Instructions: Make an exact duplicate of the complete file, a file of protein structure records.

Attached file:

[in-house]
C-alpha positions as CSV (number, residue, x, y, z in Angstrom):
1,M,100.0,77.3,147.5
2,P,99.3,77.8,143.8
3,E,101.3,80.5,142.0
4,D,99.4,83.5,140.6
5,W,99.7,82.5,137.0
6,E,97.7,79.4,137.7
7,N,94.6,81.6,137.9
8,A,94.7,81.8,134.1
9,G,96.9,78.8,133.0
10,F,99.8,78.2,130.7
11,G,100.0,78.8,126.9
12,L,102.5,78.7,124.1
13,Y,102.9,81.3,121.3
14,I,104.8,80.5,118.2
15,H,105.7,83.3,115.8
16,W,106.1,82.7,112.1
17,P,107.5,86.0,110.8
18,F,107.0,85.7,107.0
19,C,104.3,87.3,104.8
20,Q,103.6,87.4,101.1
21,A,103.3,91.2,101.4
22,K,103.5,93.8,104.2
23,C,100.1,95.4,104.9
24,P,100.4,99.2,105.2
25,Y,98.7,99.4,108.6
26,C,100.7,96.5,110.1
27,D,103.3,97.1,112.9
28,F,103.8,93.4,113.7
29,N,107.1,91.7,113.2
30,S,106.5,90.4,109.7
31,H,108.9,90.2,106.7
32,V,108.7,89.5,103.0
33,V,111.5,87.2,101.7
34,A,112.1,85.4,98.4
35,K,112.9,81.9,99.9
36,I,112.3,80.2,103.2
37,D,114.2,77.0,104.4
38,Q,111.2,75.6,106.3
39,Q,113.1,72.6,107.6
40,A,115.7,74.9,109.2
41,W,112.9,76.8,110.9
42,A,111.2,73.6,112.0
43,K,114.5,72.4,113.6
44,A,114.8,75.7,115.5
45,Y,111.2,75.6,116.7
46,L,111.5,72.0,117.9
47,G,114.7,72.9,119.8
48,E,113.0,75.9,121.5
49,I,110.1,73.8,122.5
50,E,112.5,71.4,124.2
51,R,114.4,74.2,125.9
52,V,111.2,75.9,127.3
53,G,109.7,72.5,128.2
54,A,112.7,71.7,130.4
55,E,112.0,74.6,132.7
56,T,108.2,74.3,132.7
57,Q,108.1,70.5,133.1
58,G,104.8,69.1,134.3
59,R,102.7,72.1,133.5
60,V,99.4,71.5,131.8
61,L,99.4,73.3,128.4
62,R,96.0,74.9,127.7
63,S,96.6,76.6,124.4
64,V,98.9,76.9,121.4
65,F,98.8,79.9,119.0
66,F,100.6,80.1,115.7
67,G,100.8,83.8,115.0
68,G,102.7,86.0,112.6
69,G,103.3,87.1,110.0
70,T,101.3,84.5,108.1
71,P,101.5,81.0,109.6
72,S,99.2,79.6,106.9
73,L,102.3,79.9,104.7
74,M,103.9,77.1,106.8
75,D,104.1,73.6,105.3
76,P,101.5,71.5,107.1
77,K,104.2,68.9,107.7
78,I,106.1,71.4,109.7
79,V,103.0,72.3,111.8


[in-house]
C-alpha positions as CSV (number, residue, x, y, z in Angstrom):
1,M,100.0,77.3,147.5
2,P,99.3,77.8,143.8
3,E,101.3,80.5,142.0
4,D,99.4,83.5,140.6
5,W,99.7,82.5,137.0
6,E,97.7,79.4,137.7
7,N,94.6,81.6,137.9
8,A,94.7,81.8,134.1
9,G,96.9,78.8,133.0
10,F,99.8,78.2,130.7
11,G,100.0,78.8,126.9
12,L,102.5,78.7,124.1
13,Y,102.9,81.3,121.3
14,I,104.8,80.5,118.2
15,H,105.7,83.3,115.8
16,W,106.1,82.7,112.1
17,P,107.5,86.0,110.8
18,F,107.0,85.7,107.0
19,C,104.3,87.3,104.8
20,Q,103.6,87.4,101.1
21,A,103.3,91.2,101.4
22,K,103.5,93.8,104.2
23,C,100.1,95.4,104.9
24,P,100.4,99.2,105.2
25,Y,98.7,99.4,108.6
26,C,100.7,96.5,110.1
27,D,103.3,97.1,112.9
28,F,103.8,93.4,113.7
29,N,107.1,91.7,113.2
30,S,106.5,90.4,109.7
31,H,108.9,90.2,106.7
32,V,108.7,89.5,103.0
33,V,111.5,87.2,101.7
34,A,112.1,85.4,98.4
35,K,112.9,81.9,99.9
36,I,112.3,80.2,103.2
37,D,114.2,77.0,104.4
38,Q,111.2,75.6,106.3
39,Q,113.1,72.6,107.6
40,A,115.7,74.9,109.2
41,W,112.9,76.8,110.9
42,A,111.2,73.6,112.0
43,K,114.5,72.4,113.6
44,A,114.8,75.7,115.5
45,Y,111.2,75.6,116.7
46,L,111.5,72.0,117.9
47,G,114.7,72.9,119.8
48,E,113.0,75.9,121.5
49,I,110.1,73.8,122.5
50,E,112.5,71.4,124.2
51,R,114.4,74.2,125.9
52,V,111.2,75.9,127.3
53,G,109.7,72.5,128.2
54,A,112.7,71.7,130.4
55,E,112.0,74.6,132.7
56,T,108.2,74.3,132.7
57,Q,108.1,70.5,133.1
58,G,104.8,69.1,134.3
59,R,102.7,72.1,133.5
60,V,99.4,71.5,131.8
61,L,99.4,73.3,128.4
62,R,96.0,74.9,127.7
63,S,96.6,76.6,124.4
64,V,98.9,76.9,121.4
65,F,98.8,79.9,119.0
66,F,100.6,80.1,115.7
67,G,100.8,83.8,115.0
68,G,102.7,86.0,112.6
69,G,103.3,87.1,110.0
70,T,101.3,84.5,108.1
71,P,101.5,81.0,109.6
72,S,99.2,79.6,106.9
73,L,102.3,79.9,104.7
74,M,103.9,77.1,106.8
75,D,104.1,73.6,105.3
76,P,101.5,71.5,107.1
77,K,104.2,68.9,107.7
78,I,106.1,71.4,109.7
79,V,103.0,72.3,111.8